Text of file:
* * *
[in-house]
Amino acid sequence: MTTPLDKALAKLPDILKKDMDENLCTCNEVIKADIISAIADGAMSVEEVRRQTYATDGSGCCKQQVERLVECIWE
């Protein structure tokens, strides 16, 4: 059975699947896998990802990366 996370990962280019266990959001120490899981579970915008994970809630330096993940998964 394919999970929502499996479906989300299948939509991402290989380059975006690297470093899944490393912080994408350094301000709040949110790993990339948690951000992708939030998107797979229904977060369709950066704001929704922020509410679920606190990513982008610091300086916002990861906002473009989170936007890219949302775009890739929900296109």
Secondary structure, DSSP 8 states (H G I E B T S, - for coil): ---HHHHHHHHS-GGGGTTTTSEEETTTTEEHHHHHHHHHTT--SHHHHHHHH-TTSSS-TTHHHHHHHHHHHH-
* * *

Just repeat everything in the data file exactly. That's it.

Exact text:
[in-house]
Amino acid sequence: MTTPLDKALAKLPDILKKDMDENLCTCNEVIKADIISAIADGAMSVEEVRRQTYATDGSGCCKQQVERLVECIWE
């Protein structure tokens, strides 16, 4: 059975699947896998990802990366 996370990962280019266990959001120490899981579970915008994970809630330096993940998964 394919999970929502499996479906989300299948939509991402290989380059975006690297470093899944490393912080994408350094301000709040949110790993990339948690951000992708939030998107797979229904977060369709950066704001929704922020509410679920606190990513982008610091300086916002990861906002473009989170936007890219949302775009890739929900296109």
Secondary structure, DSSP 8 states (H G I E B T S, - for coil): ---HHHHHHHHS-GGGGTTTTSEEETTTTEEHHHHHHHHHTT--SHHHHHHHH-TTSSS-TTHHHHHHHHHHHH-